There is other information available to us as well, some of it provided by Mr. Prichard himself, which might lead us to wonder how it is he could live in and serve a central North Dakota legislative district.

In a February article in the Bismarck Tribune announcing his candidacy, Prichard was described as "an undergraduate student of the University of Minnesota's Law School and School of Public Policy on a part-time and virtual basis." The article also states that he "works as a legal assistant for Eckland & Blando LLP in Minneapolis."

Prichard also mentions his time at the University of Minnesota in his campaign literature, albeit in the past tense.


But would a part-time student attending on a "virtual basis" also be a member of the school's student senate for the college of liberal arts?

Brandon Prichard campaign literature
A pamphlet paid for by District 8 House candidate Brandon Prichard's campaign.
Reader submitted photo

Prichard is a student senator, per the University of Minnesota's website , and per his father Neal Prichard's Facebook posts. He was elected to that position just a little more than a year ago.

In a March 15, 2021, Facebook post by Neal Prichard, Brandon Prichard makes his pitch for serving on the student senate, talking about his extensive involvement on campus as well as his commitment to the student body there.

Prichard says he's on the executive board for the speech team. He helps publish a philosophical journal. He served on a Sexual Assault Task Force. But, most importantly, Prichard wrote at the time that he "understands the issues students on campus face."

How does one understand those issues if you aren't, you know, on campus?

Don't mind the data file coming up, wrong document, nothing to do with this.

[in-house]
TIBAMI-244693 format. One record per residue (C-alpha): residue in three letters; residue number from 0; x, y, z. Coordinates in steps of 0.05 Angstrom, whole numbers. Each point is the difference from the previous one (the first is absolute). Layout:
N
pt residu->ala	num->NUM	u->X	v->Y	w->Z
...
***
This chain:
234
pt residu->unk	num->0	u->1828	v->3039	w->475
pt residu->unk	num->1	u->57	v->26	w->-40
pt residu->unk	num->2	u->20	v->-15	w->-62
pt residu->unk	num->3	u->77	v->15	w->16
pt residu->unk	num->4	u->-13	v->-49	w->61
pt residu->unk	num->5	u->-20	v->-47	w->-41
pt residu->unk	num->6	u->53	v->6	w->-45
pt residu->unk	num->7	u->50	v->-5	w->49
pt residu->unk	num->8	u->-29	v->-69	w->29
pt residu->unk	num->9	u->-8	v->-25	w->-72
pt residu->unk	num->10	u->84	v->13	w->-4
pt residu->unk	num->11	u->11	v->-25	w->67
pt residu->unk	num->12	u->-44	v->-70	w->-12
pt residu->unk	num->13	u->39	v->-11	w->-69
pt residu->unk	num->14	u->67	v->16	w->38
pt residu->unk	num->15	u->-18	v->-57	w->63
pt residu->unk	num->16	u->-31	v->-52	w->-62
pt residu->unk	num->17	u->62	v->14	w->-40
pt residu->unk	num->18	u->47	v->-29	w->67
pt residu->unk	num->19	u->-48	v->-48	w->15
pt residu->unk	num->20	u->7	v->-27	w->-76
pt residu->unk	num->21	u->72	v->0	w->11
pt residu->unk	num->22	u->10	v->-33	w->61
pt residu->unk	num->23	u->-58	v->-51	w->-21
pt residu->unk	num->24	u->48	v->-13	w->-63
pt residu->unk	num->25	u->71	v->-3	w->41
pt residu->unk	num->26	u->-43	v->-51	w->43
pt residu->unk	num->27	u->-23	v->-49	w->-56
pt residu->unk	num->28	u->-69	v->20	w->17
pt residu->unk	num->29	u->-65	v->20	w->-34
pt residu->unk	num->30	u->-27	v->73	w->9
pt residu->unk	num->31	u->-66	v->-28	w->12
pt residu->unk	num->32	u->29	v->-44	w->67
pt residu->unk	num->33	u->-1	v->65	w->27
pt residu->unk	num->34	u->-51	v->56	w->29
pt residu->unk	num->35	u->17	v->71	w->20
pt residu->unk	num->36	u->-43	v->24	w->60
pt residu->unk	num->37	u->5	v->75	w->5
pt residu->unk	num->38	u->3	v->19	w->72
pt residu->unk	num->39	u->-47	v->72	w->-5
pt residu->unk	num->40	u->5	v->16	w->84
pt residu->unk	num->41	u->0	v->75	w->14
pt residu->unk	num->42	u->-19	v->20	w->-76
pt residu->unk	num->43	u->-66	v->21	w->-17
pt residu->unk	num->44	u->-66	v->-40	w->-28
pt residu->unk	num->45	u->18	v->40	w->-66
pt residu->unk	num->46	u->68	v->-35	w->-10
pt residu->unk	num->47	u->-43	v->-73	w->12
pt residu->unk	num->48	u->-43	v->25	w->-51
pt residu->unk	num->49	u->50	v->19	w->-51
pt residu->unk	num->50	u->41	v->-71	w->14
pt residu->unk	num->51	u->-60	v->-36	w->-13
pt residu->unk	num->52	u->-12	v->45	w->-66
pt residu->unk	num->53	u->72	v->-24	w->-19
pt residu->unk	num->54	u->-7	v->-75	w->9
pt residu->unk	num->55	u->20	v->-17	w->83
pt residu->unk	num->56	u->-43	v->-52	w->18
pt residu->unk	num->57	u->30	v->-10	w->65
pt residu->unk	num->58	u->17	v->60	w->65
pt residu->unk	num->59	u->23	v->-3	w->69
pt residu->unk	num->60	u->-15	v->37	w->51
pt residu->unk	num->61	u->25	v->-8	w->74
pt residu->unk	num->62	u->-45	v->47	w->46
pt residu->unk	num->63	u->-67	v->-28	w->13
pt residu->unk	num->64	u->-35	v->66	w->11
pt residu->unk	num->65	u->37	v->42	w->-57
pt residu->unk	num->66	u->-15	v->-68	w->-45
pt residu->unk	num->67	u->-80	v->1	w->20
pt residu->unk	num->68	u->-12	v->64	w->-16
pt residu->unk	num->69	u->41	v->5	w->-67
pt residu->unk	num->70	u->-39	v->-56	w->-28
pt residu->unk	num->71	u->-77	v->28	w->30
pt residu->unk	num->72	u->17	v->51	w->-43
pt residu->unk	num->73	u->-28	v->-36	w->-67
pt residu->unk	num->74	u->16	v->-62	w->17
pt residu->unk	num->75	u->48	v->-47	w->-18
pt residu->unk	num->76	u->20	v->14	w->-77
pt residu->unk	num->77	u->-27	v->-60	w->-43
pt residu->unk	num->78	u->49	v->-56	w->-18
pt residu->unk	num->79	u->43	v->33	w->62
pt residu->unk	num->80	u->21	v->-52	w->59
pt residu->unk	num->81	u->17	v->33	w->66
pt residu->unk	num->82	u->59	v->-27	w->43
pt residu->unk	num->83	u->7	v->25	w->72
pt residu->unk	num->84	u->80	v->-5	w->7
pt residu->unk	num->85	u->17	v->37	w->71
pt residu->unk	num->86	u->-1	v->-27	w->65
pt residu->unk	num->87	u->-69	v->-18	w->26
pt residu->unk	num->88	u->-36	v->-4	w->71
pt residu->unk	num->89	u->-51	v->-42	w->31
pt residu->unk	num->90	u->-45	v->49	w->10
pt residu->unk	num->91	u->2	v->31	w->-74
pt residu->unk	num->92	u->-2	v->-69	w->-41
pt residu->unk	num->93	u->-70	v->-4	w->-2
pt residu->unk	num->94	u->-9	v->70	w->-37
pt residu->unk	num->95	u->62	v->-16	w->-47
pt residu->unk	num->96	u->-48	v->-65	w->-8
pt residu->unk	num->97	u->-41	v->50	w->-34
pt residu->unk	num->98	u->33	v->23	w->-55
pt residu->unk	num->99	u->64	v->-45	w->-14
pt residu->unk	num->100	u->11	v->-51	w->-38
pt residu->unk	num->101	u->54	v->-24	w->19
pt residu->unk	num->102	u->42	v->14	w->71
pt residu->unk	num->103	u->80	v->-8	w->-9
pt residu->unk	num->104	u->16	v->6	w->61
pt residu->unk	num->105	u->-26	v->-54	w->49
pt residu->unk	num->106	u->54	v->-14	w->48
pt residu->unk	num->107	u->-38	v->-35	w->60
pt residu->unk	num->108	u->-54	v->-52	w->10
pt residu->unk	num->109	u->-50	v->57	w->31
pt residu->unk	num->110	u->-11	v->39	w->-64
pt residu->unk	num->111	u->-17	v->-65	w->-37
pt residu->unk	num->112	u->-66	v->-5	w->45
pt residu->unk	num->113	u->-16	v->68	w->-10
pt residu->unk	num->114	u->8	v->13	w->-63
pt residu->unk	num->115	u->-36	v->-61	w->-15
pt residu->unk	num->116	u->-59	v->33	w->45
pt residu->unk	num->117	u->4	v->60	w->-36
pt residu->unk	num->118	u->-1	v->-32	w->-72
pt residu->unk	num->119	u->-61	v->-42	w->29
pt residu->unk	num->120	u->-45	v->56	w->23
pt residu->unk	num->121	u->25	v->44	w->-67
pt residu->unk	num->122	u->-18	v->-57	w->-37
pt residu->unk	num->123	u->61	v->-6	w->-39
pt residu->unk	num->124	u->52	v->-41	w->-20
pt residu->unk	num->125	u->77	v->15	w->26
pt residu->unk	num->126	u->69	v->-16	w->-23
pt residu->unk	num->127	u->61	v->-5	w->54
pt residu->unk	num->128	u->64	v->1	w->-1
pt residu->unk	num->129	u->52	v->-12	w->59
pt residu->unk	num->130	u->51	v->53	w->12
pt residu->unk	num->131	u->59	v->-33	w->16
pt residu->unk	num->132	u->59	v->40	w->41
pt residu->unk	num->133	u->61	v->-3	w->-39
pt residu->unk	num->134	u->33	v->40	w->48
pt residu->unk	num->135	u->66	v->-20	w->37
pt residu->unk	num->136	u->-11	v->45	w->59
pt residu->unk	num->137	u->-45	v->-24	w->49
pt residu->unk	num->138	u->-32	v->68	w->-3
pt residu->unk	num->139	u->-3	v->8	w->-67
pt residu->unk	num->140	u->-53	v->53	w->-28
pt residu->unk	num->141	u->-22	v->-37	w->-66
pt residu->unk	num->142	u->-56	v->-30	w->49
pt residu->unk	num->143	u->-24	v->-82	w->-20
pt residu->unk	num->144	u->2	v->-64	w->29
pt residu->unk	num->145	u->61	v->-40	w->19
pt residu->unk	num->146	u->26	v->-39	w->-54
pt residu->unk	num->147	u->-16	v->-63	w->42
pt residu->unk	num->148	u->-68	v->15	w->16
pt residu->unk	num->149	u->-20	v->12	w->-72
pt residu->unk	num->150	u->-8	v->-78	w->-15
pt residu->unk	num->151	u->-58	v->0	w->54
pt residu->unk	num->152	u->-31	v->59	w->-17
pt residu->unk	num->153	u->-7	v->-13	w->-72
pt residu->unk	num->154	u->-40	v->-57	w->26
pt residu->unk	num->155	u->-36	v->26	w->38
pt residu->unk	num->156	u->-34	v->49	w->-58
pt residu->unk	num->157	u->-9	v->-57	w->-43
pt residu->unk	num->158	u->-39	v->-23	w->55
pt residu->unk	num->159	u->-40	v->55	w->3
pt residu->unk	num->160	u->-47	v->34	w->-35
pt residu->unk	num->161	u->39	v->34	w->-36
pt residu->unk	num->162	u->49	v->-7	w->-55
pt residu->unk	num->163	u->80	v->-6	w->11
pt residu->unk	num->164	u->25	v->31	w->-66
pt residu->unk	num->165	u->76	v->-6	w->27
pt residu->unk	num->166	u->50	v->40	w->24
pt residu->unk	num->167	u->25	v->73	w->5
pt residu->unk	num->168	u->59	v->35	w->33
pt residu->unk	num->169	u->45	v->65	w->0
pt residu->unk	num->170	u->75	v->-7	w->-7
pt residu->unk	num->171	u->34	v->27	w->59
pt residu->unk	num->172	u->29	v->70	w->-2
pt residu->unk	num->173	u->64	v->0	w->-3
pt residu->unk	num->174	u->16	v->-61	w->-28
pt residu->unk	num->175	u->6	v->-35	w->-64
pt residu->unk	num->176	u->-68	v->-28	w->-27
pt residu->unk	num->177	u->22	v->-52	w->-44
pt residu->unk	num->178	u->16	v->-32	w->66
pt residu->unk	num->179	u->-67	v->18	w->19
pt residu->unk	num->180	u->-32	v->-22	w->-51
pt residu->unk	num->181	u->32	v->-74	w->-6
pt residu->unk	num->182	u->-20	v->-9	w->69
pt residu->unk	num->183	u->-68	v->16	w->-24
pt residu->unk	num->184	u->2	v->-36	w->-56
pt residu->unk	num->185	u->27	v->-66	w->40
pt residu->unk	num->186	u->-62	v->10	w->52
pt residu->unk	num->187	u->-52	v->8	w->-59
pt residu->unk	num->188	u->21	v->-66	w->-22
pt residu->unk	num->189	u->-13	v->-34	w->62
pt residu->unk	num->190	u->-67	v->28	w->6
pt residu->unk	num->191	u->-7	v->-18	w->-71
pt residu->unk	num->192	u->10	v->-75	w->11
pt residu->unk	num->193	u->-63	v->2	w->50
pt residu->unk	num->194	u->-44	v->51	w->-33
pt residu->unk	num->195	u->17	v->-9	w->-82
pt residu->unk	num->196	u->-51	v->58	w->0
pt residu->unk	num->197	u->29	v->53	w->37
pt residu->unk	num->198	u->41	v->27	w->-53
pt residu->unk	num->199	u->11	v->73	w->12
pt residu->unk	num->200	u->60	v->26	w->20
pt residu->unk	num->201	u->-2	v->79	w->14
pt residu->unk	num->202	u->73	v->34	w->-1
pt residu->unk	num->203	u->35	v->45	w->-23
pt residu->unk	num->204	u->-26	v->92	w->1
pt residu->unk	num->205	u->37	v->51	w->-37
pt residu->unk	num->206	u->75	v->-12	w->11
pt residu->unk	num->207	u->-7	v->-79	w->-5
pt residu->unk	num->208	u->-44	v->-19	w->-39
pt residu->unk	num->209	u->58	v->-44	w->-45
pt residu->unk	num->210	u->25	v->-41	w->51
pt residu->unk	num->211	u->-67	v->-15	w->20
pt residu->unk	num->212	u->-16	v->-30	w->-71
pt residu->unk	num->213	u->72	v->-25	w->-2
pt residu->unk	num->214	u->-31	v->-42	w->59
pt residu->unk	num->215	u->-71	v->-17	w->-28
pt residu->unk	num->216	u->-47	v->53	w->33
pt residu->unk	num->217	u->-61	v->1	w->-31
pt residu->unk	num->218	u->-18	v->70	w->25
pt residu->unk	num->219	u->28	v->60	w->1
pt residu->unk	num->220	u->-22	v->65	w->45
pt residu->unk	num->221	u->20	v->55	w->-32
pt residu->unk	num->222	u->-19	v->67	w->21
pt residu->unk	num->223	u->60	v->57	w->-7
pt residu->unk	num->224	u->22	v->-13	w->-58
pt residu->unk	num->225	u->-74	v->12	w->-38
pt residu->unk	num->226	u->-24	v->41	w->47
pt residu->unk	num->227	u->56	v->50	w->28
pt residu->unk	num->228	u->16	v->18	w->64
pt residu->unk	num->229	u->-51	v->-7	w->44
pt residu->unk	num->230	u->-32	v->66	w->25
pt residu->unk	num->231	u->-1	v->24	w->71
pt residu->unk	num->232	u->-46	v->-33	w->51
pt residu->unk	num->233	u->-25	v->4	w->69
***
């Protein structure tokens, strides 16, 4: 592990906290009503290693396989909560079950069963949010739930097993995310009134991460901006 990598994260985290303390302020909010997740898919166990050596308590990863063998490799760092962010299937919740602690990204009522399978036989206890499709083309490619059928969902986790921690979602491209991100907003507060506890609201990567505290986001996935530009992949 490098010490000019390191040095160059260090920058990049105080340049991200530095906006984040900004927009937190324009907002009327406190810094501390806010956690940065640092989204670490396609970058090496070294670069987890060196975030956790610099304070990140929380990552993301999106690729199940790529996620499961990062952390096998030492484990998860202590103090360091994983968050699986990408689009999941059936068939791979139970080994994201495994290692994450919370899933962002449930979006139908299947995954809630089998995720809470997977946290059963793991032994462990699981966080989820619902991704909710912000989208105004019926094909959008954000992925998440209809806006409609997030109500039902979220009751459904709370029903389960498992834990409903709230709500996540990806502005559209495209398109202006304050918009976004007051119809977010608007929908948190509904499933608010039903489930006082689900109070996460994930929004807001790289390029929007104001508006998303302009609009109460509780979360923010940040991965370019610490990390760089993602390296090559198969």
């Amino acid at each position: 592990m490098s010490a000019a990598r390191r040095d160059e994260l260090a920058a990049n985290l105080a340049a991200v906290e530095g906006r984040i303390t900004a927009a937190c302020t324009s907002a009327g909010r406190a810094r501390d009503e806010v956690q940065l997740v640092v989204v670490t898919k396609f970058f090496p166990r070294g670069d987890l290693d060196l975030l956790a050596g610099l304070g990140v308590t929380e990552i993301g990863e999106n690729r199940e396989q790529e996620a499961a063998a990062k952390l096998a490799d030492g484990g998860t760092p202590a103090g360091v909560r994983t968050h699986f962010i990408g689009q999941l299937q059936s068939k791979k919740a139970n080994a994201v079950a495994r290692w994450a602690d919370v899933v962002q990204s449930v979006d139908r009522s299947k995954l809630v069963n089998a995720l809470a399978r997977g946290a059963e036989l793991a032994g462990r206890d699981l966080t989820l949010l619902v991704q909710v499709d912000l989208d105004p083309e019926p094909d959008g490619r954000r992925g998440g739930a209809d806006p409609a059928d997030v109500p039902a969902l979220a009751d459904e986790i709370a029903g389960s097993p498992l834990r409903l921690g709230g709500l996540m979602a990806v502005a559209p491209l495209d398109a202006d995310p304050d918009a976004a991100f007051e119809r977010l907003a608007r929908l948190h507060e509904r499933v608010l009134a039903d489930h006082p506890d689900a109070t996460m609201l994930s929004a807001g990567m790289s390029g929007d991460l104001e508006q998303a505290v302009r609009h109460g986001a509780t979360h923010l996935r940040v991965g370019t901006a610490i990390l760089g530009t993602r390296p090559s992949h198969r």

Also, Prichard claimed in his student senate campaign last year that he is "quadruple majoring" in history, philosophy, political science, and religious studies," but makes no mention of the law school.

I spoke with Maddie Heimstead-Mercil, an admissions counselor at the University of Minnesota Law School, and asked her if it's possible to attend on a part-time or virtual basis. "No, it is not," she told me. "Even if you were a dual degree student, you would still be considered a full-time student. We have not offered any part-time programs."

As for attending virtually, "That would be a very special case" offered by professors for students in need "and it still wouldn't be part-time," she said.


Marc Cohen, the director of communications for the law school, was actually aware of Prichard's claims before I spoke with him, saying his mentions of the school had been flagged by their "media crawler."

"We do not have that," when I asked about students attending the law school part-time or virtually. He said it's possible Prichard is enrolled virtually in a "one-off class" offered "for the public" by the law school, but that wouldn't be the same as being enrolled in the law school.

Cohen said student privacy laws prohibit him from speaking to any specifics about Prichard's enrollment.

Opinion by Rob Port
Rob Port is a news reporter, columnist, and podcast host for the Forum News Service. He has an extensive background in investigations and public records. He has covered political events in North Dakota and the upper Midwest for two decades. Reach him at Click here to subscribe to his Plain Talk podcast.